“The chironomid-based record from Heihai Lake shows a summer temperature fluctuation within 2.4°C in the last c. 5000 years from the south-east margin of the QTP [Qinghai–Tibetan Plateau]. … The summer temperature changes in this region respond primarily to the variation in the Asian Summer Monsoon. The variability of solar activity is likely an important driver of summer temperatures, either directly or by modifying the strength and intensity of the Indian Ocean Summer Monsoon. … We observed a relatively long-lasting summer cooling episode (c. 0.8°C lower than the 5000-year average) between c. 270 cal. BP and AD c. 1956. … The record shows cooling episodes occurred at c. 3100, 2600, 2100 and 1600 cal. BP. This is likely related to the period defined as the Northern Hemisphere Little Ice Age (LIA; c. AD 1350–1850, equivalent to 600–100 cal. BP). These possibly relate to the 500-year quasi-periodic solar cycle. Cooling stages between c. 270 and 100 cal. BP were also recorded and these are possibly linked to the LIA suggesting a hemisphere-wide forcing mechanism for this event.”
“Growing paleoclimatic evidence suggests that the climatic signals of Medieval Warm Period and the Little Ice Age events can be detected around the world (Mayewski et al., 2004; Bertler et al., 2011). … [T]he causes for these events are still debated between changes in solar output, increased volcanic activity, shifts in zonal wind distribution, and changes in the meridional overturning circulation (Crowley, 2000; Hunt, 2006).”
“[T]he abrupt decline in both precipitation and temperature around 3.5 ka, 2.8 ka and 1.8 ka BP, which were also documented in the seismic records (Eris¸ et al., submitted), may have been the result of a coincidence of the strengthening of the Siberian high pressure system during winters (Rohling et al., 2002; Çagatay et al., 2014), and the gradual decrease in solar irradiance, especially around 2.8 ka BP (Roth and Joos, 2013), in accordance with changes in the North Atlantic (Bond et al., 2001). For the Holocene, the most striking result is that the spikes in precipitation and temperature records appear to closely follow the North Atlantic Bond events, whereas the trends do not. If the cause of the Bond events is indeed solar forcing, as claimed by Bond et al. (2001), then we can also state that the climate oscillations in the region were also greatly influenced by solar forcing.”
“[S]ummer temperature variability at the QTP [Qinghai-Tibetan Plateau] responds rapidly to solar irradiance changes in the late Holocene”
“These archaeological reconstructions of average palaeo-SST during the 1500–1100 cal BP time-period suggest that the nearshore environments of Palau were slightly warmer than those today by approximately 1–2°C.”
Pendea et al., 2017 (Russia)
“The Holocene Thermal Maximum (HTM) was a relatively warm period that is commonly associated with the orbitally forced Holocene maximum summer insolation (e.g., Berger, 1978; Bartlein et al., 2011). Its timing varies widely from region to region but is generally detected in paleorecords between 11 and 5 cal ka BP (e.g., Kaufman et al., 2004; Bartlein et al., 2011; Renssen et al., 2012). … In Kamchatka, the timing of the HTM varies. Dirksen et al. (2013) find warmer-than-present conditions between 9000 and 5000 cal yr BP in central Kamchatka and between 7000 and 5800 cal yr BP at coastal sites.”
Stivrins et al., 2017 (Latvia)
“Conclusion: Using a multi-proxy approach, we studied the dynamics of thermokarst characteristics in western Latvia, where thermokarst occurred exceptionally late at the Holocene Thermal Maximum. … [A] thermokarst active phase … began 8500 cal. yr BP and lasted at least until 7400 cal. yr BP. Given that thermokarst arise when the mean summer air temperature gradually increased ca. 2°C beyond the modern day temperature, we can argue that before that point, the local geomorphological conditions at the study site must have been exceptional to secure ice-block from the surficial landscape transformation and environmental processes.”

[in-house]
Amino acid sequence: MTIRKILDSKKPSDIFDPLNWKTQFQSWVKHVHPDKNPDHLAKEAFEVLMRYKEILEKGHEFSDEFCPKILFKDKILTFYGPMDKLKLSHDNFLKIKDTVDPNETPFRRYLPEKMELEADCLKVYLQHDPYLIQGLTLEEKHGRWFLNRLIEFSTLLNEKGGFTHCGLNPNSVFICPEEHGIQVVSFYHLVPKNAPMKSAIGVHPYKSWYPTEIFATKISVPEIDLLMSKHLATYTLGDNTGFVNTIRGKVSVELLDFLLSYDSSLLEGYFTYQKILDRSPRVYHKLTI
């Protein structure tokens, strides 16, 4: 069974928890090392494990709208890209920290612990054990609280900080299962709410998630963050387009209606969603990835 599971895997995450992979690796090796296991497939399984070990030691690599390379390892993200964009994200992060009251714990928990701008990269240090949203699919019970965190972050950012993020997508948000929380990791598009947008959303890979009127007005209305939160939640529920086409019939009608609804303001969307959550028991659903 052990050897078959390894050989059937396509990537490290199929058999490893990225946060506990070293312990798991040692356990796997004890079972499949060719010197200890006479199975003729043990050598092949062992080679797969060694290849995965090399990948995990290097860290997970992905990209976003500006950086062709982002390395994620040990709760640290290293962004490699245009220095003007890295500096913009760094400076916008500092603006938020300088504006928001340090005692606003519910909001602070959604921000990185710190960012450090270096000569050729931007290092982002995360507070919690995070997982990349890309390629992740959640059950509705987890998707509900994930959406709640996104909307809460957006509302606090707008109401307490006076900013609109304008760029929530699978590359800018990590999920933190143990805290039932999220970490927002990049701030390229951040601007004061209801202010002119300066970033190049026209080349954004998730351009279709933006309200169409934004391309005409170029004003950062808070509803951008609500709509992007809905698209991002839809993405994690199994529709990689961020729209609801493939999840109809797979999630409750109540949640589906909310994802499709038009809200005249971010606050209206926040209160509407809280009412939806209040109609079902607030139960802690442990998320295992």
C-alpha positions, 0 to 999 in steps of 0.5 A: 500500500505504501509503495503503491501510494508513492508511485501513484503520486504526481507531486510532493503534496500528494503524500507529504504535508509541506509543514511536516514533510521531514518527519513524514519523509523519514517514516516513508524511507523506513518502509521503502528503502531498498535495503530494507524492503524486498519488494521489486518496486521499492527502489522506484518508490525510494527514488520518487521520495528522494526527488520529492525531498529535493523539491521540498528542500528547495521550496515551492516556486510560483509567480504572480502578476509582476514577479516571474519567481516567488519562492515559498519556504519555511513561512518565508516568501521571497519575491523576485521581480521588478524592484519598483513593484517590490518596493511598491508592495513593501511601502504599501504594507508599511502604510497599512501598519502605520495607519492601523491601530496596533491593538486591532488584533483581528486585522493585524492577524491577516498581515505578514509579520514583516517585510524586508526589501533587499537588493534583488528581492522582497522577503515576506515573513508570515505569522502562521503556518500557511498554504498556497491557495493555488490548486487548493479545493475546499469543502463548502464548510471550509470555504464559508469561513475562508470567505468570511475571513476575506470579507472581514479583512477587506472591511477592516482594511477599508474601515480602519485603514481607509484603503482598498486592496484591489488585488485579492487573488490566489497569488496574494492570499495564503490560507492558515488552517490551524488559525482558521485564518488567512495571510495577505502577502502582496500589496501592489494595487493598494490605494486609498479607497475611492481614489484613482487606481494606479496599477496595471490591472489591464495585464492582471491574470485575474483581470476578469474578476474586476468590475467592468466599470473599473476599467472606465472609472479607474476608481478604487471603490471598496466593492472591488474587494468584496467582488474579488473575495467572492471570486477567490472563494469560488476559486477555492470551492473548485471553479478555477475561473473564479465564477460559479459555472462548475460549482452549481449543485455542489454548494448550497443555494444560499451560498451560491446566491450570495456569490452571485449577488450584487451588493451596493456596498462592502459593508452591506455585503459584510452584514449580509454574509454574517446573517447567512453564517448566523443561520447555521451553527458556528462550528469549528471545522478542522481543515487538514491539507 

Bañuls-Cardona et al., 2017 (Spain)
“During the Middle Holocene we detect important climatic events. From 7000 to 6800 [years before present] (MIR 23 and MIR22), we register climatic characteristics that could be related to the end of the African Humid Period, namely an increase in temperatures and a progressive reduction in arboreal cover as a result of a decrease in precipitation. The temperatures exceeded current levels by 1°C, especially in MIR23, where the most highly represented taxon is a thermo-Mediterranean species, M. (T.) duodecimcostatus.”
Reid, 2017 (Global)
“The small increase in global average temperature observed over the last 166 years is the random variation of a centrally biased random walk. It is a red noise fluctuation. It is not significant, it is not a trend and it is not likely to continue.”
Åkesson et al., 2017 (Norway)
“Reconstructions for southern Norway based on pollen and chironomids suggest that summer temperatures were up to 2 °C higher than present in the period between 8000 and 4000 BP, when solar insolation was higher (Nesje and Dahl, 1991; Bjune et al., 2005; Velle et al., 2005a).”
Molnár and Végvári, 2017 (SE Central Europe)
“Our study provides an estimate for the value of MAT of HTM of Pannon region with an interval of 0.4°C, relying on macroecological considerations. We calculate the temperature of the HTM [Holocene Thermal Maximum] 1.3–1.7°C warmer than the present temperature.”
Lusas et al., 2017 (East Greenland)
“The lack of glacio-lacustrine sediments throughout most of the record suggests that the ice cap was similar to or smaller than present throughout most of the Holocene. This restricted ice extent suggests that climate was similar to or warmer than present, in keeping with other records from Greenland that indicate a warm early and middle Holocene. Middle Holocene magnetic susceptibility oscillations, with a ~200-year frequency in one of the lakes, may relate to solar influence on local catchment processes. … Air temperatures in Milne Land, west of our study area, based on preliminary estimates from chironomids, may have been 3–6°C warmer than at present (Axford et al. 2013), and in Scoresby Sund itself, warm ocean fauna, including Mytilus edulis and Chlamys islandica, both of which live far to the south today, occupied the fjords (Sugden and John 1965; Hjort and Funder 1974; Street 1977; Funder 1978; Bennike and Wagner 2013; Fig. 13). … Recession of Istorvet ice cap in the last decade has revealed plant remains that show that the glacier was smaller than at present during the early stages of the Medieval Warm Period, but expanded during the late Holocene ca. AD 1150 (Lowell et al. 2013).”
Hu et al., 2017 (Yellow River, China)
“According to the pollen records in the HRYR [Headwater Region of the Yellow River], the climate in the Holocene thermal maximum was warmer and wetter than present (temperature was 2 -3 °C higher than present)“
Xing et al., 2016 as adapted from Figure 7